The Trail Doesn’t Cost a Thing (But the Gear Does): How to Get Out There Without Blowing Your Paycheck
There comes a time in life that the desire to be “out there” hits. If you are anything like me, you’re probably in your late 20s—maybe even the latest part of your 20s—working your first desk job, kind of suffocating at the idea of being inside for 40 hours a week. You need an escape, some kind of outlet, and fast. Enter backpacking. Because you’re not independently wealthy, because you have bills and need to feed yourself, because you collect vinyl or have a pet or just bought a car, sticking to a budget is key. How do you survive in the middle of the woods/mountains/desert when money is an object?
There’s no easy way to do it. If there was, I wouldn’t be writing. The ways I’ve scraped together the gear that have helped me hike on the JMT and get out on sections of the PCT were accumulated with a lot of thought and occasionally frustration.
Plan Your Purchases Around What You Think an “Average” Trip Looks Like
If you’re new to hiking or backpacking, you should first purchase the gear you’ll use most often. Sure, this means your Big Three, but it also means the little stuff. If you’re planning on hiking primarily in the Midwest, you probably don’t have a massive need for bear spray. Or microspikes. Or a heavy-duty shell. At least, these aren’t things you’re going to need right off the bat. Rather than spending time and money assembling a full kit of supplies for every kind of hiking, purchase gear for a “season” of hiking in a particular region. Yes, this might mean that in the beginning you won’t be able to do a winter hike through South Dakota, but you will be able to hike three seasons in Ohio.
Phone a Friend
Remember when you were 13 and you wanted to learn guitar? Twenty and knew you were the next Picasso and bought that easel? Do you get where I’m going with this? The majority of us assembled gear for activities that we no longer participate in. Your Facebook friends, work colleagues, and family members probably have had this same experience and are sitting on a pile of stuff that’s “junk” to them and pure gold for you. Not only is buying secondhand environmentally friendly, but it’s almost certainly the best way to get a killer deal. I ended up with a half dozen of military-grade firestarters thanks to family members, as well as a nice knife and camp stove for exactly zero dollars. These weren’t gifts that people purchased specifically for me; these were things they have either replaced with nicer things or no longer use. Throw up a post on Facebook, send an email to that uncle, or post a flyer to your work’s community board telling the people who know you that you’re looking to buy used gear and see what happens.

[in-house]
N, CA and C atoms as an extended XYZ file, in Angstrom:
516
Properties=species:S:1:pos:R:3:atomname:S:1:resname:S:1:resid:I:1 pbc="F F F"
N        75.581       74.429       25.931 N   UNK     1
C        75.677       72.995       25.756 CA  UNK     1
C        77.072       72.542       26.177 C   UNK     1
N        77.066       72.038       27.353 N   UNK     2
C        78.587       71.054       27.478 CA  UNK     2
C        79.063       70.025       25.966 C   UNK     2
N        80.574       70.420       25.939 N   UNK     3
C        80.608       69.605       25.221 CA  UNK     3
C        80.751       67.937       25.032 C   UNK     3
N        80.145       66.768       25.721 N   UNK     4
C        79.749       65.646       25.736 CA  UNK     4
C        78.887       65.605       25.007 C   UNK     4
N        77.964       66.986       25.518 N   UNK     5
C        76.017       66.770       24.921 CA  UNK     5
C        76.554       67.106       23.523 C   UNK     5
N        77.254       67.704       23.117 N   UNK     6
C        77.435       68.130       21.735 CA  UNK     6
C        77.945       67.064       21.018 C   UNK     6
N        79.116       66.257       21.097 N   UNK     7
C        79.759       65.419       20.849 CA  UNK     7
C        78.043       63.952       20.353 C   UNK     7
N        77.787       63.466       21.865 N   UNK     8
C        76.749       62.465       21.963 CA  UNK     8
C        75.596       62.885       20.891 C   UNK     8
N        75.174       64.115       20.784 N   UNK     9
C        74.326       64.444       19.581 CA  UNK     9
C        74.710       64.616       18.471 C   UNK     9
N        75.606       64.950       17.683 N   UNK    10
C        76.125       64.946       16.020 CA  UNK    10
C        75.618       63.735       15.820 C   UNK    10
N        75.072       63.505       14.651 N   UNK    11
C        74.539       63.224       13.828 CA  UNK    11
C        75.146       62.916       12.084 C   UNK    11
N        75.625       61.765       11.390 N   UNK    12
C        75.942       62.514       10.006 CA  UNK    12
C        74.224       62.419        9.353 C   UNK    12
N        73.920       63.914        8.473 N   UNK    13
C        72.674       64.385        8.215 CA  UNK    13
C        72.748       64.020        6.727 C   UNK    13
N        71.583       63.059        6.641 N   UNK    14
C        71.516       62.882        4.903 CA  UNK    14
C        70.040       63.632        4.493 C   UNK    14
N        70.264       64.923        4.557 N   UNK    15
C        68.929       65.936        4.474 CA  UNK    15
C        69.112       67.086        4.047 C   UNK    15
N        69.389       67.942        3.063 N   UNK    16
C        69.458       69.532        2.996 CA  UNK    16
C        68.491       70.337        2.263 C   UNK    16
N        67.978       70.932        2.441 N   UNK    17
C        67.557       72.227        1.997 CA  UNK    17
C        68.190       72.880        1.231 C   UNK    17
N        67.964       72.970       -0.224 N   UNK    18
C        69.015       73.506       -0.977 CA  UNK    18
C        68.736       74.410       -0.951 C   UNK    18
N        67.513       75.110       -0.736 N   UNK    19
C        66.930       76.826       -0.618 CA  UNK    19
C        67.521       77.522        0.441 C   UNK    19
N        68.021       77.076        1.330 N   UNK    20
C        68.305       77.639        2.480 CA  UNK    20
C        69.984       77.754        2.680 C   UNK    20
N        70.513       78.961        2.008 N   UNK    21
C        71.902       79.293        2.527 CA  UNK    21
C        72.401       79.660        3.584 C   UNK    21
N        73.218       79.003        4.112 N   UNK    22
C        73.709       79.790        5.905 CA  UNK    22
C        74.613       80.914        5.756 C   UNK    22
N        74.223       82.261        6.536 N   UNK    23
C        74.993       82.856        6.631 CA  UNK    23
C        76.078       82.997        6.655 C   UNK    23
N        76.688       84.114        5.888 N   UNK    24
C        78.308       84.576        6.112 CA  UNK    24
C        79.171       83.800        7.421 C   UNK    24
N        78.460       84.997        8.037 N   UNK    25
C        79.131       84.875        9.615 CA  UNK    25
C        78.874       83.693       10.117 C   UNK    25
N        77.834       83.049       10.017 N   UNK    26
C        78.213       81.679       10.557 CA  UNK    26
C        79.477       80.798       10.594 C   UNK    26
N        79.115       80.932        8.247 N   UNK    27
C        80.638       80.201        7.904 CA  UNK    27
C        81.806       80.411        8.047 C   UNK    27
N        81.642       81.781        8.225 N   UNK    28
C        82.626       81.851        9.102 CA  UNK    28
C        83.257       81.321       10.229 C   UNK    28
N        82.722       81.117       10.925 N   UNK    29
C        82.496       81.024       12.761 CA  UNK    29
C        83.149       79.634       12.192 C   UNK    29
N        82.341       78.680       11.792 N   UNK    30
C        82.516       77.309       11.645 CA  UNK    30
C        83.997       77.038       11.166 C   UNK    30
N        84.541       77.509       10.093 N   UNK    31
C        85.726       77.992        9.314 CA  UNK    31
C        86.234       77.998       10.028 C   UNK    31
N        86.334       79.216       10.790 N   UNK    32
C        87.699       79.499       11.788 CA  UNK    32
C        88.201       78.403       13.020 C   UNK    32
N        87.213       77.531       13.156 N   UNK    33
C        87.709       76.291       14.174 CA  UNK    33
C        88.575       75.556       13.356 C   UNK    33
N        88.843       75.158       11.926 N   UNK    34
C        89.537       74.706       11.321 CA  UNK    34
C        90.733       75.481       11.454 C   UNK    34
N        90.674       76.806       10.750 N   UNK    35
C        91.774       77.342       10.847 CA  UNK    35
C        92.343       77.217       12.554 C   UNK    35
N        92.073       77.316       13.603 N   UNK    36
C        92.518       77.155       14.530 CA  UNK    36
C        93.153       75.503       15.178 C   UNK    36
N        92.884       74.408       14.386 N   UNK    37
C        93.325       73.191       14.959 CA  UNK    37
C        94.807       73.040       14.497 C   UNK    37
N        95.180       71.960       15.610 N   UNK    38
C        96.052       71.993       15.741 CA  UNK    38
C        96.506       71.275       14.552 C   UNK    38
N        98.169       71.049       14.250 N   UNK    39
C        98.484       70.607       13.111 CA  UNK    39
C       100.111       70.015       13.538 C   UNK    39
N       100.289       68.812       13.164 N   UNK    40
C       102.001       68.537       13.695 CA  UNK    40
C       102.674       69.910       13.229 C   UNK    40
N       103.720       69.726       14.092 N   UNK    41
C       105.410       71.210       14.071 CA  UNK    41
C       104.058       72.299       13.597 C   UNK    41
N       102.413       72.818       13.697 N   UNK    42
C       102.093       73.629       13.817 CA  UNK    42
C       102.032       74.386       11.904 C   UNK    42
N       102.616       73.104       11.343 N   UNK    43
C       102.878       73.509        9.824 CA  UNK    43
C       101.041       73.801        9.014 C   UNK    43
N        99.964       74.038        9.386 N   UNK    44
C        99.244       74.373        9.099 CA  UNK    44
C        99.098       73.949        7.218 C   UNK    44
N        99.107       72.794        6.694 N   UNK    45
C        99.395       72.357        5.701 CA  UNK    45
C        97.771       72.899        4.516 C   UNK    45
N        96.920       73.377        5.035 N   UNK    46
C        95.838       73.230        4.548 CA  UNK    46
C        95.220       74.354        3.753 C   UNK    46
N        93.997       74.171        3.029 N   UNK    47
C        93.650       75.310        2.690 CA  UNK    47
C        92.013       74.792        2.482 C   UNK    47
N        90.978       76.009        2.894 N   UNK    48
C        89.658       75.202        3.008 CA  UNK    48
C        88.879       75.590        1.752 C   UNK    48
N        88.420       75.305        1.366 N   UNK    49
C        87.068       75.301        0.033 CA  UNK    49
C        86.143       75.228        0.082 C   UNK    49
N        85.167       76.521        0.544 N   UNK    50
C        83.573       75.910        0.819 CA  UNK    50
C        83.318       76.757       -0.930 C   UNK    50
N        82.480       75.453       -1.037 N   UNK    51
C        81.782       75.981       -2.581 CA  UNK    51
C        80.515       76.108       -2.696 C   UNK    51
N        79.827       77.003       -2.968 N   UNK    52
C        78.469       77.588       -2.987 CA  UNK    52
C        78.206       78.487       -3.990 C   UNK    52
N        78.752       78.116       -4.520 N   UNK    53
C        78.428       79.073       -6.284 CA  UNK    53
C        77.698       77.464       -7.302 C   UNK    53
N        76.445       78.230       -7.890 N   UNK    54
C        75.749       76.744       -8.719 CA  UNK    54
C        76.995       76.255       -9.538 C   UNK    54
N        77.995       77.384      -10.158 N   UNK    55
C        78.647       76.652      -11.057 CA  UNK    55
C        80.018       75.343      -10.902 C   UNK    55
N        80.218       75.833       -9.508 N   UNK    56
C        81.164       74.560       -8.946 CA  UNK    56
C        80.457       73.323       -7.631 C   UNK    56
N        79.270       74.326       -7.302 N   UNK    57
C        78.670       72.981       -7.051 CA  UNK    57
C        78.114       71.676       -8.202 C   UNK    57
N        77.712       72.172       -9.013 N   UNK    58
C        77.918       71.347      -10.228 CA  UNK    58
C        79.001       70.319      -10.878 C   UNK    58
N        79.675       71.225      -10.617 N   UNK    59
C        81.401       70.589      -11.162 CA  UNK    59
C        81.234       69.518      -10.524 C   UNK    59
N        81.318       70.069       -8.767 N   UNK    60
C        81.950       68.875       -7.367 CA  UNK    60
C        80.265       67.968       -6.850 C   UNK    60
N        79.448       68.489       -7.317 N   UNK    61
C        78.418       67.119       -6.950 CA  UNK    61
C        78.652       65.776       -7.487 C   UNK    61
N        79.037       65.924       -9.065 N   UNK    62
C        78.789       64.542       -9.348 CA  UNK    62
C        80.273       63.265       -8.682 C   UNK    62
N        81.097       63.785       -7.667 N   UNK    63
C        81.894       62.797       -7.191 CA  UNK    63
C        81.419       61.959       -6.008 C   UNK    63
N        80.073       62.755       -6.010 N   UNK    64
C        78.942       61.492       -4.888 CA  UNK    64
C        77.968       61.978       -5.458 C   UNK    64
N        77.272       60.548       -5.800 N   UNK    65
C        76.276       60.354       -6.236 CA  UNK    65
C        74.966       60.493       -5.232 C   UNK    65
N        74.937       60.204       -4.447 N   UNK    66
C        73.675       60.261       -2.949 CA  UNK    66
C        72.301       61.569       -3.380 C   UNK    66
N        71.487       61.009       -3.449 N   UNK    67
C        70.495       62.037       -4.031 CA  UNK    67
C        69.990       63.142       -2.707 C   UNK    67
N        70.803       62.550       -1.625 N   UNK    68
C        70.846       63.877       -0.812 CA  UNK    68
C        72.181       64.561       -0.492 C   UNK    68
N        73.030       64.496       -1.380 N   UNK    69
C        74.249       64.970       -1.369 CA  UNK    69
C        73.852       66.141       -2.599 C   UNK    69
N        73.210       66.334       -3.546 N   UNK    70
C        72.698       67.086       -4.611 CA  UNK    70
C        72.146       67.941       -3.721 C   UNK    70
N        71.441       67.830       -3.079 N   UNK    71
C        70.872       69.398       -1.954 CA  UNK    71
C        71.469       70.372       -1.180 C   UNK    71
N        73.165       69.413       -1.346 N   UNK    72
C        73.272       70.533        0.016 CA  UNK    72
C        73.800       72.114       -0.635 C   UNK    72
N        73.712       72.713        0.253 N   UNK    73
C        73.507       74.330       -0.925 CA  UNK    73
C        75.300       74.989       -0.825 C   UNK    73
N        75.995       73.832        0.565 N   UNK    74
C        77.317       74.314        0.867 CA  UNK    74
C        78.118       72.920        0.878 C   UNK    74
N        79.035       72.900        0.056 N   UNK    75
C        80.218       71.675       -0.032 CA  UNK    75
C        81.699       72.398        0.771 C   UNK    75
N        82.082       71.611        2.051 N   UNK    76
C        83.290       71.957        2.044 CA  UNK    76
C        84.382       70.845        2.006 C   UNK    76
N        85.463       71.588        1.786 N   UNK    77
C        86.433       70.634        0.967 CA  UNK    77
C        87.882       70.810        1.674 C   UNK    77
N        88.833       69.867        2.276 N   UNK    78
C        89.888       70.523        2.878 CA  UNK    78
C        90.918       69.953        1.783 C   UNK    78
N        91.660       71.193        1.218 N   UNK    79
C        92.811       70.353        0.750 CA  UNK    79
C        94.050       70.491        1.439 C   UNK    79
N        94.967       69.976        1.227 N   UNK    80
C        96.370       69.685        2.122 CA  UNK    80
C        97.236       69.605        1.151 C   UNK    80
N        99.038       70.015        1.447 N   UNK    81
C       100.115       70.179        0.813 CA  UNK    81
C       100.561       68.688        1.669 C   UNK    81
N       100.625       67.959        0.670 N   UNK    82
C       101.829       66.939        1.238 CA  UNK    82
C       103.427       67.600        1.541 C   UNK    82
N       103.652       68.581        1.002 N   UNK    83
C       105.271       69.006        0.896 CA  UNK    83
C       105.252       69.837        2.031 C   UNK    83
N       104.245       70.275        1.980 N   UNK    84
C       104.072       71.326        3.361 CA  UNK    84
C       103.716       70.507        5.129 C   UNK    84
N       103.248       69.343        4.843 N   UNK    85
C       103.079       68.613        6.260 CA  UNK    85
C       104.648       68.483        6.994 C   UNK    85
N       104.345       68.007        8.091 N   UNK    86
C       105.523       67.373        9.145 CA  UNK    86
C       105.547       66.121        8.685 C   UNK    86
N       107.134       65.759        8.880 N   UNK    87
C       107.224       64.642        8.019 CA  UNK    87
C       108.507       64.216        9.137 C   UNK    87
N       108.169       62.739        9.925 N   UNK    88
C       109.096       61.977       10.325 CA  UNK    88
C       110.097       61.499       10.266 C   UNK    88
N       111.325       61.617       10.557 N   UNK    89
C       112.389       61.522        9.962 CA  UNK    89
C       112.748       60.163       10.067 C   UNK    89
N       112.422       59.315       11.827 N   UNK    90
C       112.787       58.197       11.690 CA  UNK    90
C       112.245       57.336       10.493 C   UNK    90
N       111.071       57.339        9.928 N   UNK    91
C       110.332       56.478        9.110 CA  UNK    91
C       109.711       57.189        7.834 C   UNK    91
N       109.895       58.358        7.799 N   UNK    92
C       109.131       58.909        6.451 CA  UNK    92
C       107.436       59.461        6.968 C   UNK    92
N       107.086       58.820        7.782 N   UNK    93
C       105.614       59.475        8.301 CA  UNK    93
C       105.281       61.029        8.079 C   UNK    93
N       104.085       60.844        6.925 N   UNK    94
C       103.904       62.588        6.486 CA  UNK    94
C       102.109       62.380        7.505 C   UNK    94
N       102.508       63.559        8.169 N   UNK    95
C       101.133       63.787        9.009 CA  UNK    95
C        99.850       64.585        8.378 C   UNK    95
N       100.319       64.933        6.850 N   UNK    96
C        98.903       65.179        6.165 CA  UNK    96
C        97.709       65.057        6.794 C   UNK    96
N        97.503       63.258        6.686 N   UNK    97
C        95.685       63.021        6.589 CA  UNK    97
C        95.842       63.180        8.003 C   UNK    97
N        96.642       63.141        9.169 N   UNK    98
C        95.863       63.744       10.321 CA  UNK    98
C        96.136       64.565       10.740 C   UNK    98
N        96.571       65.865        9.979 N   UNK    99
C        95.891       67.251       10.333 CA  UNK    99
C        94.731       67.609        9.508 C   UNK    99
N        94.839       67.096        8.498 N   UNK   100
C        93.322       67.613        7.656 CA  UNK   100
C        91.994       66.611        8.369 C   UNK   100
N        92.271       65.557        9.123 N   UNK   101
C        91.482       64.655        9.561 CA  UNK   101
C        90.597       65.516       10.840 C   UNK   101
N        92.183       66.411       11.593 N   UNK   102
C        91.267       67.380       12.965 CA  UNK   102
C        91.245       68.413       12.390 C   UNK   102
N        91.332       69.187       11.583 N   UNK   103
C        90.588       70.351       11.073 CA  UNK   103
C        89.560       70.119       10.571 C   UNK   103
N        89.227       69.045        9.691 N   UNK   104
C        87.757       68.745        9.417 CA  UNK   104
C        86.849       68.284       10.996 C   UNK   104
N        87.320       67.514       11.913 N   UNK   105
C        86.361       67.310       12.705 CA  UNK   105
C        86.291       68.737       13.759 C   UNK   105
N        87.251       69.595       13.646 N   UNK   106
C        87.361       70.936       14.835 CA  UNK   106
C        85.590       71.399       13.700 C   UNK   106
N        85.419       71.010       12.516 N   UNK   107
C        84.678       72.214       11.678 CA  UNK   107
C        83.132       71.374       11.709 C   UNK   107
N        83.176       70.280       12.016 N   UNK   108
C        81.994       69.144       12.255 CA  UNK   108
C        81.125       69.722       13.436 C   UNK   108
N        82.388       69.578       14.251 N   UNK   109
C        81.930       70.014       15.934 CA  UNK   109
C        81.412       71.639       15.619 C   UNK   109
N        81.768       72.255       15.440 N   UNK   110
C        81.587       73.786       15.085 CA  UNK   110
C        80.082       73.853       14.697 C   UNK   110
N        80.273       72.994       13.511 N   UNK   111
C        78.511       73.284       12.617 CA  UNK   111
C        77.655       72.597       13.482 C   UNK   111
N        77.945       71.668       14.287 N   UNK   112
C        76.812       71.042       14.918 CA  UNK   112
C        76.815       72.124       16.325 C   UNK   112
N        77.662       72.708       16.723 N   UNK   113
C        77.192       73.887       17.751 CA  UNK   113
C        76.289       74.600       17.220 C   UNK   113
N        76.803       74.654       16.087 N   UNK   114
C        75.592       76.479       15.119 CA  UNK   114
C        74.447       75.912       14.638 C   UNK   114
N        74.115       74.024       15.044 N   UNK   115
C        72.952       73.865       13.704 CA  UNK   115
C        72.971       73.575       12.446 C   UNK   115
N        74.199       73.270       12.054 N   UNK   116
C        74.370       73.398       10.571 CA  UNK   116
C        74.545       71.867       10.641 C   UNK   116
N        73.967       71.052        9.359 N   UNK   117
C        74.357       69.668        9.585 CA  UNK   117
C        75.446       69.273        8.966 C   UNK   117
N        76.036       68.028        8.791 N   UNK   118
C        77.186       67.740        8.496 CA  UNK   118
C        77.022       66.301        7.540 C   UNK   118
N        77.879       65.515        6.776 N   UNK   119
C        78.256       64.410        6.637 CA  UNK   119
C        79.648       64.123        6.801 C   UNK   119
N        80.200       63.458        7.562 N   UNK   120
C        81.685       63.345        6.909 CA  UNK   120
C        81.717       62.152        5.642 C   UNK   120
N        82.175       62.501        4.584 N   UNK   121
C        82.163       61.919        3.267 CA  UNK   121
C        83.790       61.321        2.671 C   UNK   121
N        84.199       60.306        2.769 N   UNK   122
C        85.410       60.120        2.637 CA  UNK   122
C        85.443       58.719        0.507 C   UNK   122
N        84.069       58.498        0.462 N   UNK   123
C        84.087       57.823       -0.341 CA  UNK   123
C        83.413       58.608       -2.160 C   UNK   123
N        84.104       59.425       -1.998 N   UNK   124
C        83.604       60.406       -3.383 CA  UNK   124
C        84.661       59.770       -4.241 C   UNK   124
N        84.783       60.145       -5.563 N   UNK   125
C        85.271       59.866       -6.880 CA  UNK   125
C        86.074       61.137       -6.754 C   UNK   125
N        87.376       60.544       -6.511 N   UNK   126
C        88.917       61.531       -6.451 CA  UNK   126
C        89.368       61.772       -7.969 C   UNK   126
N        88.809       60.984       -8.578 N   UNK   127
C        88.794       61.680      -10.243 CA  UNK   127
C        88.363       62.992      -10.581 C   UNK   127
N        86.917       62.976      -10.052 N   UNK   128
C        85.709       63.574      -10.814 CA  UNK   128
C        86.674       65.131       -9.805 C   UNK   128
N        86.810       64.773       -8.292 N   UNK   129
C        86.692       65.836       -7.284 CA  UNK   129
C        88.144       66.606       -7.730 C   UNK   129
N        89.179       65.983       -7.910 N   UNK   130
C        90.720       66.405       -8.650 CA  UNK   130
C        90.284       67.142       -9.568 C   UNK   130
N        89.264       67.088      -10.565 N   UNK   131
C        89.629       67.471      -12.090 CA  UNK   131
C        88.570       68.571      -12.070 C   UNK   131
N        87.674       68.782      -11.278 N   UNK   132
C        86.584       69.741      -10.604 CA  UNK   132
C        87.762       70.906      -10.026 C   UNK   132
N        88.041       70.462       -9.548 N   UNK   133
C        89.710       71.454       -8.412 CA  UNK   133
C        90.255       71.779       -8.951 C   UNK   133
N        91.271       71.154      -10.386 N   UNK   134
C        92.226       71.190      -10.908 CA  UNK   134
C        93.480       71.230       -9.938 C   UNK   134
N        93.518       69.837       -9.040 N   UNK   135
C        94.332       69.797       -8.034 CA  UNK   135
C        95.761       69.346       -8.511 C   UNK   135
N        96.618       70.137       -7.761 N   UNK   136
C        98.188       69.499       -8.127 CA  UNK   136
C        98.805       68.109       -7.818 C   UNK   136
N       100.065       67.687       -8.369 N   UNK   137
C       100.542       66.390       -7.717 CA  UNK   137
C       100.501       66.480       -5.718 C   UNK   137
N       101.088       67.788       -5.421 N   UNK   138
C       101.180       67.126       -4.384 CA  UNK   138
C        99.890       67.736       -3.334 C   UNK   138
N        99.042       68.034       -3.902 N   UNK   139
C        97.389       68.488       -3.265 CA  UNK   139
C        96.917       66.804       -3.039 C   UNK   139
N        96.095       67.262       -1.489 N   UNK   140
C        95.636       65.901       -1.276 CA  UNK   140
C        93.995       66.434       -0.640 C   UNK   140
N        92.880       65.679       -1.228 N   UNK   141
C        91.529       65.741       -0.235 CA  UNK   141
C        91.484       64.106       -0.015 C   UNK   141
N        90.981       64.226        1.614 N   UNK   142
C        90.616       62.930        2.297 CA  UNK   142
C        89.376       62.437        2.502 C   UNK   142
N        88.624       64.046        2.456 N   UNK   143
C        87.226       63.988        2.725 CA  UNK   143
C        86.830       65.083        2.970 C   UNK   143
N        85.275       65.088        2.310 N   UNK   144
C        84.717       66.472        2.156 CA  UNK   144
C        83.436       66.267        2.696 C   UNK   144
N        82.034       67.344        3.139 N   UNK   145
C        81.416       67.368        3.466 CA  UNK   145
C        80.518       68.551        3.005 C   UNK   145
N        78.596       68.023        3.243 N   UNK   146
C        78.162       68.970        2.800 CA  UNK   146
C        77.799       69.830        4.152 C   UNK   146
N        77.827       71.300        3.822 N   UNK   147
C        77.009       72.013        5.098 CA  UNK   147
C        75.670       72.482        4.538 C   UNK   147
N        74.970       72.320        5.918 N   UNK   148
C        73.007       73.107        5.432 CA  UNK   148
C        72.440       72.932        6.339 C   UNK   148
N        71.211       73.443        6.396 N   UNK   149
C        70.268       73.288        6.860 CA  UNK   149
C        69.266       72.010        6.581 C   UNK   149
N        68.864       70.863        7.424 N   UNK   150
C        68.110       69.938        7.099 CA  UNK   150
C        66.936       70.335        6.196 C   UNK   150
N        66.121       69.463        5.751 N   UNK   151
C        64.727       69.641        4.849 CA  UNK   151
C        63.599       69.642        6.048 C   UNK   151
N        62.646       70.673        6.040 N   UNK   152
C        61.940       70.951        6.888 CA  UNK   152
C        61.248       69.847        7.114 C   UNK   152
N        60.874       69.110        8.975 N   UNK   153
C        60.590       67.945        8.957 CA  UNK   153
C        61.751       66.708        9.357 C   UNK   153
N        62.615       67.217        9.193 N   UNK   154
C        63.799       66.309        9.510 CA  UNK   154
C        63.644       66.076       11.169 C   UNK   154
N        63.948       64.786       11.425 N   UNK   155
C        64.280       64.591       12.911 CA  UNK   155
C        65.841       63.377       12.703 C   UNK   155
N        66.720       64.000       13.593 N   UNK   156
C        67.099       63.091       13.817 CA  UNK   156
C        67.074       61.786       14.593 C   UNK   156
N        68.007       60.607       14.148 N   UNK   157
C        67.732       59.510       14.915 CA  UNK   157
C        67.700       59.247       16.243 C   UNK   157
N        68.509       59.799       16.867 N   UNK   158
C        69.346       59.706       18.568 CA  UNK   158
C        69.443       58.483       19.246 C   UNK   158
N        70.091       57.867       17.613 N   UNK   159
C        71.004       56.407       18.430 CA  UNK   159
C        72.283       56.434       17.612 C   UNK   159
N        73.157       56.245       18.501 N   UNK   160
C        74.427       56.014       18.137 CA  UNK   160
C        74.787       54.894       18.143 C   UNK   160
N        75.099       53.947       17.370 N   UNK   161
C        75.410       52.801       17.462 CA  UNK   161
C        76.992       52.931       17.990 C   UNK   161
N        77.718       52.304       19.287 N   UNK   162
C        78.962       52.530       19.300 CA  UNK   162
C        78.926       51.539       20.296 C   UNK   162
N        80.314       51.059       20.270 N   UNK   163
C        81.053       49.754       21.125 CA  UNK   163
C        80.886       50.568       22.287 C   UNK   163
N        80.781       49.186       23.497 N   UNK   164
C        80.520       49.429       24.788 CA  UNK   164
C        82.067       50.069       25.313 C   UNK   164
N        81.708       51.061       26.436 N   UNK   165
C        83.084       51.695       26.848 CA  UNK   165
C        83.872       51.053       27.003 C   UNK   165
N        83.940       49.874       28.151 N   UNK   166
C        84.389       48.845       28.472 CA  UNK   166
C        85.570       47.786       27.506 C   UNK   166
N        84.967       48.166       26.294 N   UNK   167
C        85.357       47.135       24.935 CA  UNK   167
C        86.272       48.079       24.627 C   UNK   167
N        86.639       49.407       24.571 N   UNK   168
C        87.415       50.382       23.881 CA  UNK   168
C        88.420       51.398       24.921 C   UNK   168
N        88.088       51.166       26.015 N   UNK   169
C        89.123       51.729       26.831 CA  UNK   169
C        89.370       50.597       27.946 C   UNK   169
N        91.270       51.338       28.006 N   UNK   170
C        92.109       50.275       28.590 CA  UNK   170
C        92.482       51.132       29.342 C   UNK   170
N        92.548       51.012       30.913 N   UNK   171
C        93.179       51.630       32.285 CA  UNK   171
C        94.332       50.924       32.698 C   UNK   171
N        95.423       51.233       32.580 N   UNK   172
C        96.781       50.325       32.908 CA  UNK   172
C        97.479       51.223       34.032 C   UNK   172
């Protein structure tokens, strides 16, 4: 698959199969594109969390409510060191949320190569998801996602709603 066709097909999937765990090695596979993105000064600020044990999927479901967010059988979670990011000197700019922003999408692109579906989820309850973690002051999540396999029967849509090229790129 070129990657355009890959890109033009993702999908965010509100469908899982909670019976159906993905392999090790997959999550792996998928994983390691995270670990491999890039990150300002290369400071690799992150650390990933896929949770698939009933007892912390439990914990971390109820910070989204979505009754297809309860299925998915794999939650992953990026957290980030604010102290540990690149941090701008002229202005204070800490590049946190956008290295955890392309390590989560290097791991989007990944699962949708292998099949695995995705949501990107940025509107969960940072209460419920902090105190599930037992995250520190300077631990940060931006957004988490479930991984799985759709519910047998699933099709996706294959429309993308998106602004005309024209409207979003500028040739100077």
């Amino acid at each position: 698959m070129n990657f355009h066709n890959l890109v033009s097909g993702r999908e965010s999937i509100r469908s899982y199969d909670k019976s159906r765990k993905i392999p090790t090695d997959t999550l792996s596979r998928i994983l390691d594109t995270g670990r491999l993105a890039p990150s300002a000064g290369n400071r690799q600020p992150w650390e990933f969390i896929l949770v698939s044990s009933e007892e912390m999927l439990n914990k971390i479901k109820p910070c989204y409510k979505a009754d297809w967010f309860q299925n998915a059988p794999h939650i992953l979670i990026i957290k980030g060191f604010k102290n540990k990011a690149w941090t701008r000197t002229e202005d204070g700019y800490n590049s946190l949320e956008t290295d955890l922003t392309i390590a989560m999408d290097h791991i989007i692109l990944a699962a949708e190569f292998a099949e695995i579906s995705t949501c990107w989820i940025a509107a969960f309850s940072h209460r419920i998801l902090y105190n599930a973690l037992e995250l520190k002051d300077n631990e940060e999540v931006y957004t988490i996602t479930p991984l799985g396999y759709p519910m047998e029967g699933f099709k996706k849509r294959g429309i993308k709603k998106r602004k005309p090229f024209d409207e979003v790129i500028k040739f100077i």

Become an eBay/Craigslist Frequenter
Is it just me or does eBay seem like peak 90s internet? Regardless of your feelings on the platform, eBay is a surefire way to find new or used gear at a steep discount. When I was assembling gear for my July ascent of Mount Whitney, I found a Patagonia R1 that retailed for $150 on eBay for $30. Because I love Arc’teryx but refuse to pay Arc’teryx prices, I have alerts set up for any time a Kyanite hoodie in my size goes on sale. The number one rule of buying used gear: ignore the color, only pay attention to the size and condition. When you’re on a budget, a $40 used neon green puffy jacket is always a better buy than the $199 new black one. Embrace the fact that the gear you’re buying is tested and has character and that you’re saving money for other gear purchases. Or, you know, so you can pay your water bill.
Be Ready to Improvise
You’re at the REI garage sale. You’re searching for a pair of hiking shorts but all you can find in your size is hiking pants. Did you know that a seamstress (or, in a pinch, a pair of scissors) can magically make pants into shorts? Amazing. See that sleeping pad with a hole in it? You can patch that thing and it’s good as new for a quarter of the price of a new one. Sure, there are some things that are worth spending money on, but I’m of the mind that my $20 Tyvek footprint is a much better deal than the $100 that Big Agnes wants for a Copper Spur footprint.
Tap into Trail-Oriented Communities
While Facebook isn’t my favorite platform, being a member of regional hiking groups presents opportunities to find stuff on the cheap without paying for shipping. Like eBay and Craigslist, these items can be new or used, but—unlike the other platforms—you have an opportunity to ask questions and get answers from people beyond the seller. It also allows for trading and bartering and connects you with a community of people who you can tap into for information about hikes, permits, or any other trail questions you might have—the Backpacking Gear Flea Market is a great one. The same goes for Reddit; the r/GearTrade subreddit is full of people with gently used gear who want to make sure it goes to a great home. There, you can put out a request (called “WTB” for “want to buy”) for items for which you’re on the hunt; if someone is looking to sell, it’s an easy way to get a bargain.
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